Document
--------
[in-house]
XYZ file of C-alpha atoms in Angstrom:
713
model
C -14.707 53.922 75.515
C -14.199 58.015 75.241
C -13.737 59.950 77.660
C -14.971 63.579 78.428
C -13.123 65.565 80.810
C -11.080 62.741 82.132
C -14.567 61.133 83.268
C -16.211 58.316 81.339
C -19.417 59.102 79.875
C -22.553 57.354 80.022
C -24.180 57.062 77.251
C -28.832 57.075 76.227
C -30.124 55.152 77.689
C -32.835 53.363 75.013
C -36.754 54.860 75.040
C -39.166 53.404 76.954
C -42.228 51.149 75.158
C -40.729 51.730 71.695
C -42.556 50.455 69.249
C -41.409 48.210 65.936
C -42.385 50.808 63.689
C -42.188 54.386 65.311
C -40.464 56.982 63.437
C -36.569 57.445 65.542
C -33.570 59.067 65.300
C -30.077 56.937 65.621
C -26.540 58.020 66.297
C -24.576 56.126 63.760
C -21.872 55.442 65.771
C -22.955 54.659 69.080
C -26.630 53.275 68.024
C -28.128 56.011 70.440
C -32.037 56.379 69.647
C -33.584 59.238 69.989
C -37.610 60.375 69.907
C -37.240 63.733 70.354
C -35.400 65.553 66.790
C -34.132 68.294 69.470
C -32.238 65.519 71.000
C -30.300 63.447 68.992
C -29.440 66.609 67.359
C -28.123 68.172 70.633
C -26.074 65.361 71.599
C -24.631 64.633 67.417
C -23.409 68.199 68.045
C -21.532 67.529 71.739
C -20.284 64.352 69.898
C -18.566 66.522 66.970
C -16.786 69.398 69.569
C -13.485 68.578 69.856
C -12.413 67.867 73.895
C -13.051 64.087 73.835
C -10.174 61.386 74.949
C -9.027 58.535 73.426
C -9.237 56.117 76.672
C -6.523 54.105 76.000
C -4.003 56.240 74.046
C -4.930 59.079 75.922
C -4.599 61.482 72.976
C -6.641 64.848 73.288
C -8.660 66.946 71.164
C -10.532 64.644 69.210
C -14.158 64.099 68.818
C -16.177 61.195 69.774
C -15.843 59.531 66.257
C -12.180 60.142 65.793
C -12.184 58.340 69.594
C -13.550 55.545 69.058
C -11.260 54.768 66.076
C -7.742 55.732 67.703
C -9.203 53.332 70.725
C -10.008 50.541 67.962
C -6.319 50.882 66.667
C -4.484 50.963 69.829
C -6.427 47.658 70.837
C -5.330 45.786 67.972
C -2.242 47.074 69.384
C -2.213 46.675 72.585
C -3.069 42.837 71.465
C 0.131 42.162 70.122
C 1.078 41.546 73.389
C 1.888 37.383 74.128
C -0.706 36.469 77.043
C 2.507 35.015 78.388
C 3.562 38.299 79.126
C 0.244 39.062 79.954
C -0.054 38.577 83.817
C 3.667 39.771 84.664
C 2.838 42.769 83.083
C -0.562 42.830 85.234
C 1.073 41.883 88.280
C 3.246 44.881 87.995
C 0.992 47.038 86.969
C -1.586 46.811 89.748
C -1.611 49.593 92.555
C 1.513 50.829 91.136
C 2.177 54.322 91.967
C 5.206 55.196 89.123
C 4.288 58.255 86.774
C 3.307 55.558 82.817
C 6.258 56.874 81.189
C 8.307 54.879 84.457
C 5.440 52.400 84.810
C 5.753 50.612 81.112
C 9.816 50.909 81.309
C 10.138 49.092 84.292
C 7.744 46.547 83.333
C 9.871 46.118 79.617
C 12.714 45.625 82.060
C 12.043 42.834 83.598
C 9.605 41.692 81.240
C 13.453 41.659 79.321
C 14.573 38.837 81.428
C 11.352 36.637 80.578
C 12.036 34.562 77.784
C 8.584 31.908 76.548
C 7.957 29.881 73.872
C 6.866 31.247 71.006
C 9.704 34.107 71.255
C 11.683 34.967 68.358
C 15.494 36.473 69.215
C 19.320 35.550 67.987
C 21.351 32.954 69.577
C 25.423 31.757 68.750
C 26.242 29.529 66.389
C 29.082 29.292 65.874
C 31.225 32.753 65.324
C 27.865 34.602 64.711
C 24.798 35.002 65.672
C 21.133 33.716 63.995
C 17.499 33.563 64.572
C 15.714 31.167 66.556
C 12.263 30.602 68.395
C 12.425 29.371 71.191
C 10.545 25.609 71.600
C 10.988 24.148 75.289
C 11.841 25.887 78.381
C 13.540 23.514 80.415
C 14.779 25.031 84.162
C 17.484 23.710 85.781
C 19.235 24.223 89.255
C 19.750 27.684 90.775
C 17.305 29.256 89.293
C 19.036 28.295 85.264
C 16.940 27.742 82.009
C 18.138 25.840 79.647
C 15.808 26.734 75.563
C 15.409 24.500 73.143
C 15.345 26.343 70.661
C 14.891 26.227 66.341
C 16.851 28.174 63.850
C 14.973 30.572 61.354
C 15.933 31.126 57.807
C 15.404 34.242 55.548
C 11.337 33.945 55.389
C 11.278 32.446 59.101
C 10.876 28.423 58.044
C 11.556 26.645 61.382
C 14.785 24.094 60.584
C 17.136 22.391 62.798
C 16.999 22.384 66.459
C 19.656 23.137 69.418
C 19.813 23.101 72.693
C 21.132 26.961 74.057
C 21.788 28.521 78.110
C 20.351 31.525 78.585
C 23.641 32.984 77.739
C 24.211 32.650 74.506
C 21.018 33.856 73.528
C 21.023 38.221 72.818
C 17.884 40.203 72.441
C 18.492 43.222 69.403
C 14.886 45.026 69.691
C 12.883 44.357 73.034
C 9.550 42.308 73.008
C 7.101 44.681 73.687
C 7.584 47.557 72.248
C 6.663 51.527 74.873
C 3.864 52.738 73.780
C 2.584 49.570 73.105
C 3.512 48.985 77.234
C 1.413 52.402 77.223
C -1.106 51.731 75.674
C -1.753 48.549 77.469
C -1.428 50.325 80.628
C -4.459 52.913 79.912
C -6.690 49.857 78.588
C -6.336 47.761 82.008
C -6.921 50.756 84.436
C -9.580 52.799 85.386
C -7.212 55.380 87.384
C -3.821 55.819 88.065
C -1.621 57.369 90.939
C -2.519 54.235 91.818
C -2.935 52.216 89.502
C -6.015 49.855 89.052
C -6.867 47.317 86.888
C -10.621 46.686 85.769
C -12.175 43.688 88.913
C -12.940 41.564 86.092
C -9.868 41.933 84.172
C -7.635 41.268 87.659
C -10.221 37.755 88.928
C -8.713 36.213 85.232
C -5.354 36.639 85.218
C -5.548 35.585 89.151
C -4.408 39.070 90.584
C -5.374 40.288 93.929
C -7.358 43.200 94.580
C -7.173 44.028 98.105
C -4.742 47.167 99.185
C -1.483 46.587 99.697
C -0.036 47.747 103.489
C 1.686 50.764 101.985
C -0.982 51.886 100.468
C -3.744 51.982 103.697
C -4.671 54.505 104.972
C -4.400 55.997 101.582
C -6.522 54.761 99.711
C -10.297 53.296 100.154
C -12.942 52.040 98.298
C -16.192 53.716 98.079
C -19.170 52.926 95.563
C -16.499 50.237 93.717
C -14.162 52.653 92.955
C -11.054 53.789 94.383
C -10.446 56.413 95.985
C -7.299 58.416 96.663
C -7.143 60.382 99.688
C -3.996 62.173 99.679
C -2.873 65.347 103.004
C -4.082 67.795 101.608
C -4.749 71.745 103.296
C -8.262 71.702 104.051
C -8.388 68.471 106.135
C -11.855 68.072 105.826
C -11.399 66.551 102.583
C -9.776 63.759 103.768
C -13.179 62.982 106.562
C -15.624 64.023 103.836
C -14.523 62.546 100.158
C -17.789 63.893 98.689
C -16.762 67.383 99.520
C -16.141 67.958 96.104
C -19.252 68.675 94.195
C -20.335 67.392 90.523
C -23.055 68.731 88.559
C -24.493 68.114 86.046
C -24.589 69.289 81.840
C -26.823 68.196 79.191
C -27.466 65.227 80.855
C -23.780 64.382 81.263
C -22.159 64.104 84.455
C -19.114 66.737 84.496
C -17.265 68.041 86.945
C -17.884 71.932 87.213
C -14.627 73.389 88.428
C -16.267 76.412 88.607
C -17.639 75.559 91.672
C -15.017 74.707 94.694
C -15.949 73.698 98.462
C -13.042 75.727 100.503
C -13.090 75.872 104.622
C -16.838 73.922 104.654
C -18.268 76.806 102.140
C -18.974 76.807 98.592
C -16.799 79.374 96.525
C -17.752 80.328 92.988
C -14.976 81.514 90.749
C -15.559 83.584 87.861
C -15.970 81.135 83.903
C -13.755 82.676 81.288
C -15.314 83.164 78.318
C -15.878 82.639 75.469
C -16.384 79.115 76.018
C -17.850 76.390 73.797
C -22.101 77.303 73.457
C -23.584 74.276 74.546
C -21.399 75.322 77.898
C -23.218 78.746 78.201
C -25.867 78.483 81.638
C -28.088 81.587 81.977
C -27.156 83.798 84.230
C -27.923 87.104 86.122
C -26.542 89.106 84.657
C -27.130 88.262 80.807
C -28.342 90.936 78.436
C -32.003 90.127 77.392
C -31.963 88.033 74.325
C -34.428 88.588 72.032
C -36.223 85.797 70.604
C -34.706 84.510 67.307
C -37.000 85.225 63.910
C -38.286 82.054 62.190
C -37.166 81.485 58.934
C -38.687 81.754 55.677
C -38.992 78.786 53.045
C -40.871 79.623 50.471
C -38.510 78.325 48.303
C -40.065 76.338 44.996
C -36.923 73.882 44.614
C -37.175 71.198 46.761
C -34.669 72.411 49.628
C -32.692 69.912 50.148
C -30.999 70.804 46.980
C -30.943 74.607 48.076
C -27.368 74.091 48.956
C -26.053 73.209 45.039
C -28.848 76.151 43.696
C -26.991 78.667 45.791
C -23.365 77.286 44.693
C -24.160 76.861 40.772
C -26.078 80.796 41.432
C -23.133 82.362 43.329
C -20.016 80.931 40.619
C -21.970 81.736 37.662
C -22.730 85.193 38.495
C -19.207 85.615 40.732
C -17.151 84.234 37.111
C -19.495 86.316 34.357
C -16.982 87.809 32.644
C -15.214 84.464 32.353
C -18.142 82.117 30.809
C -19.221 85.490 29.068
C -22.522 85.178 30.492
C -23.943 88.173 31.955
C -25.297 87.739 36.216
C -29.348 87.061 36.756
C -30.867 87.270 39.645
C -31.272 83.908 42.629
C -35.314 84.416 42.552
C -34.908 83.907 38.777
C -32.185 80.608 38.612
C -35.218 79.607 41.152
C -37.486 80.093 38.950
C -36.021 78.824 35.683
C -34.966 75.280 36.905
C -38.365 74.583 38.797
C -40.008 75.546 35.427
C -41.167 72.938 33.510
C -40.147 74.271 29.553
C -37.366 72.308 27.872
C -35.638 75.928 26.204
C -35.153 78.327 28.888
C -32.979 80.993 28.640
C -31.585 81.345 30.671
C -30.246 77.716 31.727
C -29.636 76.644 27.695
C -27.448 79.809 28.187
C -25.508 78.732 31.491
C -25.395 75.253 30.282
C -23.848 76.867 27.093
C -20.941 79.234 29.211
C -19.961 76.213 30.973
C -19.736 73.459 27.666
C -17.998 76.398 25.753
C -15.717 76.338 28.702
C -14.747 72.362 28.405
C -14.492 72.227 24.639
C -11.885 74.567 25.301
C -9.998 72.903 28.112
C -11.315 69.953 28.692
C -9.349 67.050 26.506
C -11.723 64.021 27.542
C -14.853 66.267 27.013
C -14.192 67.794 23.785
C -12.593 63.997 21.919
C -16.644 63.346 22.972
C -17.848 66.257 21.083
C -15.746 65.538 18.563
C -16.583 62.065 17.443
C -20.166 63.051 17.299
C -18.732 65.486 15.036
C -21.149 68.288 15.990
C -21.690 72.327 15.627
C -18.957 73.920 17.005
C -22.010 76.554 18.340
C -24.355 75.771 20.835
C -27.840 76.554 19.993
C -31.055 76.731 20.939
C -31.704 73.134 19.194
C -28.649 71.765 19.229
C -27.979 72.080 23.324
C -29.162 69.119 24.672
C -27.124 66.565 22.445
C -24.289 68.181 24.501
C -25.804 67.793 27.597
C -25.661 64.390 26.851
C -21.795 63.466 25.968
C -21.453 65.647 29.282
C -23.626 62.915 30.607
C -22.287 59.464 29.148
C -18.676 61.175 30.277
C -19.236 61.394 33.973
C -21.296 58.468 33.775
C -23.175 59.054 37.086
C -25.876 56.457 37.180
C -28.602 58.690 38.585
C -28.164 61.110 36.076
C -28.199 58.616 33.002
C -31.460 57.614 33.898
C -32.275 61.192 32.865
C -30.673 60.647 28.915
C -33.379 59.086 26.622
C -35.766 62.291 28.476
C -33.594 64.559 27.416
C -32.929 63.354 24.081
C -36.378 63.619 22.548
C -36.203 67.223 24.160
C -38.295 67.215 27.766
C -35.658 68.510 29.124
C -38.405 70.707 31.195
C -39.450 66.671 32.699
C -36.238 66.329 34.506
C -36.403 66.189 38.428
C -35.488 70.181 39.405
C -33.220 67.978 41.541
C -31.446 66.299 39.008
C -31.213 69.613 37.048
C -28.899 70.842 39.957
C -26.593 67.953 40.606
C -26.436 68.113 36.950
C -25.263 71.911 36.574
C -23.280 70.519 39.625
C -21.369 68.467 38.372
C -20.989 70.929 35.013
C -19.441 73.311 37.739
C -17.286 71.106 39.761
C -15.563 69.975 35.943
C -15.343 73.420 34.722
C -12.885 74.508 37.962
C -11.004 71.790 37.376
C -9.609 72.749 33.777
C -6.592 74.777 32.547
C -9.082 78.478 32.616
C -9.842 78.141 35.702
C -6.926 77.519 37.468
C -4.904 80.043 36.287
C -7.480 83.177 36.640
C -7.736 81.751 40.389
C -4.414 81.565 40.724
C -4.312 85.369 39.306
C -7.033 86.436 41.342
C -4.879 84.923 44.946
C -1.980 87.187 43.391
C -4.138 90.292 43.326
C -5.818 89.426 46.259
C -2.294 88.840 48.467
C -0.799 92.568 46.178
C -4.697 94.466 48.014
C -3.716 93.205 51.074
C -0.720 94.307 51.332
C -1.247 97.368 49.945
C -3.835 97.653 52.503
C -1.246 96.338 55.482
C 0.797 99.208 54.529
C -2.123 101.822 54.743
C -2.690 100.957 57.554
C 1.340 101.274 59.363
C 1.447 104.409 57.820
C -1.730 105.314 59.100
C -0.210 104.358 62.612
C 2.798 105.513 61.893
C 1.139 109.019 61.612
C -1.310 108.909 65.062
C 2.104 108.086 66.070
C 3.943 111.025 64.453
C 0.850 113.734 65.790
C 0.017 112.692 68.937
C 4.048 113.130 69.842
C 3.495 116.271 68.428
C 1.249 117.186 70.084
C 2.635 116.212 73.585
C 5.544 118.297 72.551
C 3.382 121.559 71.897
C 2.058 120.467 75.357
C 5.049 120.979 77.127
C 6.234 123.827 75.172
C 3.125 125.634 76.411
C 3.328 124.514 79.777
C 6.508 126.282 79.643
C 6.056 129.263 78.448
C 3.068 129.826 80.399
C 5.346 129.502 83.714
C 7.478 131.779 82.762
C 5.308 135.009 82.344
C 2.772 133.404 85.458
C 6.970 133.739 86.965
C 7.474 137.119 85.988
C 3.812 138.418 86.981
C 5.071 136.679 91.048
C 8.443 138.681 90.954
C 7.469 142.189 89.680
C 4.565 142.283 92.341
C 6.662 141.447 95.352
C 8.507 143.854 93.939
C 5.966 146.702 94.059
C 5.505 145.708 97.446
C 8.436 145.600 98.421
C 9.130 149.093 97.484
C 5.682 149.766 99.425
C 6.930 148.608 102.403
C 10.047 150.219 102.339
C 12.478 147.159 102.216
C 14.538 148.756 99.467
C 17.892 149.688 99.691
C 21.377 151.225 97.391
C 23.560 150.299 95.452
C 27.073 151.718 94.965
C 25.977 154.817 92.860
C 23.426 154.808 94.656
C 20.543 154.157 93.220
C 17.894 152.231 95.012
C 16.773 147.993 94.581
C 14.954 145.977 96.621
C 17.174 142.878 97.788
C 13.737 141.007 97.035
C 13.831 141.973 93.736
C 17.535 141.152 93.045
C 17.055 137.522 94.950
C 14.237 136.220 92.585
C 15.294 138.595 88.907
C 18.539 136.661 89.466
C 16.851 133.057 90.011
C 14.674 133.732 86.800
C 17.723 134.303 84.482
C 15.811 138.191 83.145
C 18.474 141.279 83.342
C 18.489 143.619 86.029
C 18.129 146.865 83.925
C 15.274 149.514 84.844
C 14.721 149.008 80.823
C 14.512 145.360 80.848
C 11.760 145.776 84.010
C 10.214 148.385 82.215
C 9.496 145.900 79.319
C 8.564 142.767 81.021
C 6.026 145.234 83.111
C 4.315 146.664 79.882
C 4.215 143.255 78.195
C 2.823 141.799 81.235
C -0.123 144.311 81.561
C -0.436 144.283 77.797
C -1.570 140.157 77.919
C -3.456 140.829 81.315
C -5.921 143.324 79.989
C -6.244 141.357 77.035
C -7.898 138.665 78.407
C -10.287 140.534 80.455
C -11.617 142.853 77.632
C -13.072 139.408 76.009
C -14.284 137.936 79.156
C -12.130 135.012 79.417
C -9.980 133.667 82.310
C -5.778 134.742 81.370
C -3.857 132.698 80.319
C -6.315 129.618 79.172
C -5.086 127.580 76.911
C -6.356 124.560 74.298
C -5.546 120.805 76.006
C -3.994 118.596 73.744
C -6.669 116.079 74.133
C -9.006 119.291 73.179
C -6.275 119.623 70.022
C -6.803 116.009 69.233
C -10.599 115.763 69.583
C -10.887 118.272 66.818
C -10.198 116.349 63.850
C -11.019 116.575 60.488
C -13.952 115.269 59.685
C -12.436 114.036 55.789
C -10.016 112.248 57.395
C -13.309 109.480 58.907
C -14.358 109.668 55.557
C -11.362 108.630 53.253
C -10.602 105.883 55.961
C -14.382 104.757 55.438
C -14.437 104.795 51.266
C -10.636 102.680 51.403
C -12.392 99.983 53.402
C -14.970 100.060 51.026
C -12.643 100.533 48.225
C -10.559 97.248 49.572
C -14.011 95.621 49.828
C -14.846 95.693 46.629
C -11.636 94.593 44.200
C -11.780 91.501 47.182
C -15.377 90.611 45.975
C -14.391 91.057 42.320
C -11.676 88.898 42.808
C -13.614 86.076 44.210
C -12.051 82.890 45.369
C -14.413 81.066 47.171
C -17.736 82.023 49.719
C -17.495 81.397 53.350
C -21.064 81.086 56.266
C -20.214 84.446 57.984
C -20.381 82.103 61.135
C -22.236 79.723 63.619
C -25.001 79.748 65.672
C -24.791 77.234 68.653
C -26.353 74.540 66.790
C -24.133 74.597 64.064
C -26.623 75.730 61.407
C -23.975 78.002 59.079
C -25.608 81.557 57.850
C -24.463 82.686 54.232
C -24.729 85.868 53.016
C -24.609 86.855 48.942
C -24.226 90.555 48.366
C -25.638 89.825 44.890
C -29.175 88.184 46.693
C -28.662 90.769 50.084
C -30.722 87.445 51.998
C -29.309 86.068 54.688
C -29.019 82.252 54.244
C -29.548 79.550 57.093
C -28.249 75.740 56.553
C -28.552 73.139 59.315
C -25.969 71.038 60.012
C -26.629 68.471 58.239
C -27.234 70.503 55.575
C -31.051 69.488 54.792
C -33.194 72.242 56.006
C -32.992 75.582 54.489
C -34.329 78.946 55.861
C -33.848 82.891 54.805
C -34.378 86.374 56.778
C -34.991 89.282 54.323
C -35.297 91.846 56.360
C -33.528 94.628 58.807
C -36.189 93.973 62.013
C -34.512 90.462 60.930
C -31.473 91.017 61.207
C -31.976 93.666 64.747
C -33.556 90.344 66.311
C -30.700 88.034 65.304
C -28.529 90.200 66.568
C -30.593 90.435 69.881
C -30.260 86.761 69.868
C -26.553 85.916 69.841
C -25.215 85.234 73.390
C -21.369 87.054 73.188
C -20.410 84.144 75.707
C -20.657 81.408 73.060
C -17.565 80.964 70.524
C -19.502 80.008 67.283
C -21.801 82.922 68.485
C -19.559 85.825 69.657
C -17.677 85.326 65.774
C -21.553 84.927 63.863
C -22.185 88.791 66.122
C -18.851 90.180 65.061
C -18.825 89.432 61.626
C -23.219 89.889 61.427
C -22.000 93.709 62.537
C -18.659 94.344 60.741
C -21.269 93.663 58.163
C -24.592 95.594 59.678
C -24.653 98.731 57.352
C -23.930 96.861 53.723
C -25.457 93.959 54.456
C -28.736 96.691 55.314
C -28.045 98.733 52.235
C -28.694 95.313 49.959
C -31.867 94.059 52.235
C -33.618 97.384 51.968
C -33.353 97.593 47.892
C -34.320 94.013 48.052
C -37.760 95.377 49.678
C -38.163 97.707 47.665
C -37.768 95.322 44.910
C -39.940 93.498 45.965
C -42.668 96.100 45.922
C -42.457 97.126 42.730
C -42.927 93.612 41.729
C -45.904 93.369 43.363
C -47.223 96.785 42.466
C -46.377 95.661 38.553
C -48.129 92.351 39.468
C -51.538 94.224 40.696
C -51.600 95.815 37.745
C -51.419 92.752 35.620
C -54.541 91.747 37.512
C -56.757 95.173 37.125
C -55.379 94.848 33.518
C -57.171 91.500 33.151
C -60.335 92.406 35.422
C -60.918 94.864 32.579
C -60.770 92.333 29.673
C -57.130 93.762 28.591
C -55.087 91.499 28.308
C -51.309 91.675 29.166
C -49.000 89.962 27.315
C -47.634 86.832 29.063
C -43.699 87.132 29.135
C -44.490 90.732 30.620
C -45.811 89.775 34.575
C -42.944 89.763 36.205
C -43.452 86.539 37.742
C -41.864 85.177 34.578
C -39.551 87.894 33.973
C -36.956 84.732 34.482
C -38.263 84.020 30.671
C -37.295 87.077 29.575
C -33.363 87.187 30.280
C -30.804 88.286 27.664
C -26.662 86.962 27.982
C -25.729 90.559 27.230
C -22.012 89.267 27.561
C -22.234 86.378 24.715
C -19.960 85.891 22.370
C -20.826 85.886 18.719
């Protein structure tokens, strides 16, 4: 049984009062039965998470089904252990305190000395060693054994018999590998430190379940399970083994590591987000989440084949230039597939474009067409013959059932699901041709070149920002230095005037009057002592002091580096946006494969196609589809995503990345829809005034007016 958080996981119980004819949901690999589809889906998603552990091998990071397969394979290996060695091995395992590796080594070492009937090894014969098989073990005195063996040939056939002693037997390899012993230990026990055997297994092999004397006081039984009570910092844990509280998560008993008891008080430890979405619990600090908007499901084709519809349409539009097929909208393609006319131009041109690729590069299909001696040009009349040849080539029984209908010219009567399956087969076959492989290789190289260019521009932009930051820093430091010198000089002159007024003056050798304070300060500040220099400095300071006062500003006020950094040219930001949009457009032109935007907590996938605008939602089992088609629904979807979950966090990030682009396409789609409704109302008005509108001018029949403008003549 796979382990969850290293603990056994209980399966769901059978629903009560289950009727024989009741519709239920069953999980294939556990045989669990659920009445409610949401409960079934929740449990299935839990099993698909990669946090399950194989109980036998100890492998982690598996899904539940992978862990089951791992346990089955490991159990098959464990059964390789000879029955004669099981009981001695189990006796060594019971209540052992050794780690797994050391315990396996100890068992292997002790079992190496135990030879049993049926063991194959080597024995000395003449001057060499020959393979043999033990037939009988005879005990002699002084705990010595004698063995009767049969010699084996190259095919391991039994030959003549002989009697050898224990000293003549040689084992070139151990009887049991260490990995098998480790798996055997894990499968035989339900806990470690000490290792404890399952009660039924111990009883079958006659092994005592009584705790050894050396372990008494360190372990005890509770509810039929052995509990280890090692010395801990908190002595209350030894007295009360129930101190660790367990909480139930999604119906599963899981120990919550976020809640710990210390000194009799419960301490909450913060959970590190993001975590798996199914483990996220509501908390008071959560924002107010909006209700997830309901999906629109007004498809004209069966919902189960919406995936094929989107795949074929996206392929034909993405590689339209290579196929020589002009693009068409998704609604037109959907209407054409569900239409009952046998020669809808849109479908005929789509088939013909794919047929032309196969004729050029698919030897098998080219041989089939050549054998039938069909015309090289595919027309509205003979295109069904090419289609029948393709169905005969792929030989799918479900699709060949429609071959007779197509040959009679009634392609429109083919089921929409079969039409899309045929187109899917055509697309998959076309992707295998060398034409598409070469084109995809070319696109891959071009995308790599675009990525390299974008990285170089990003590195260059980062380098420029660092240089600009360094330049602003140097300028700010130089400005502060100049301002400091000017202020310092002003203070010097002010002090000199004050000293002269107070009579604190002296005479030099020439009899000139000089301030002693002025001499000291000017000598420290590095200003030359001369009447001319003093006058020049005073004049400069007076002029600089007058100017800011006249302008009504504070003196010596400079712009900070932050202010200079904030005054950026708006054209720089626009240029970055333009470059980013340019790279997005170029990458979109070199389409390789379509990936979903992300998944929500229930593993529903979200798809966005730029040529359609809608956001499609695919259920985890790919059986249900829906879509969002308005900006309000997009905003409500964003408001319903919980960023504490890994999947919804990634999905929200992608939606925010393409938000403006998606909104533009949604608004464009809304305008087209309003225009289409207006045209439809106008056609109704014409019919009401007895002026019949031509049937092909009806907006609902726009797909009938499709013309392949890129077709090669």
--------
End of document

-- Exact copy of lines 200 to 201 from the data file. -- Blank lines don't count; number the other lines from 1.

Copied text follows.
C -6.015 49.855 89.052
C -6.867 47.317 86.888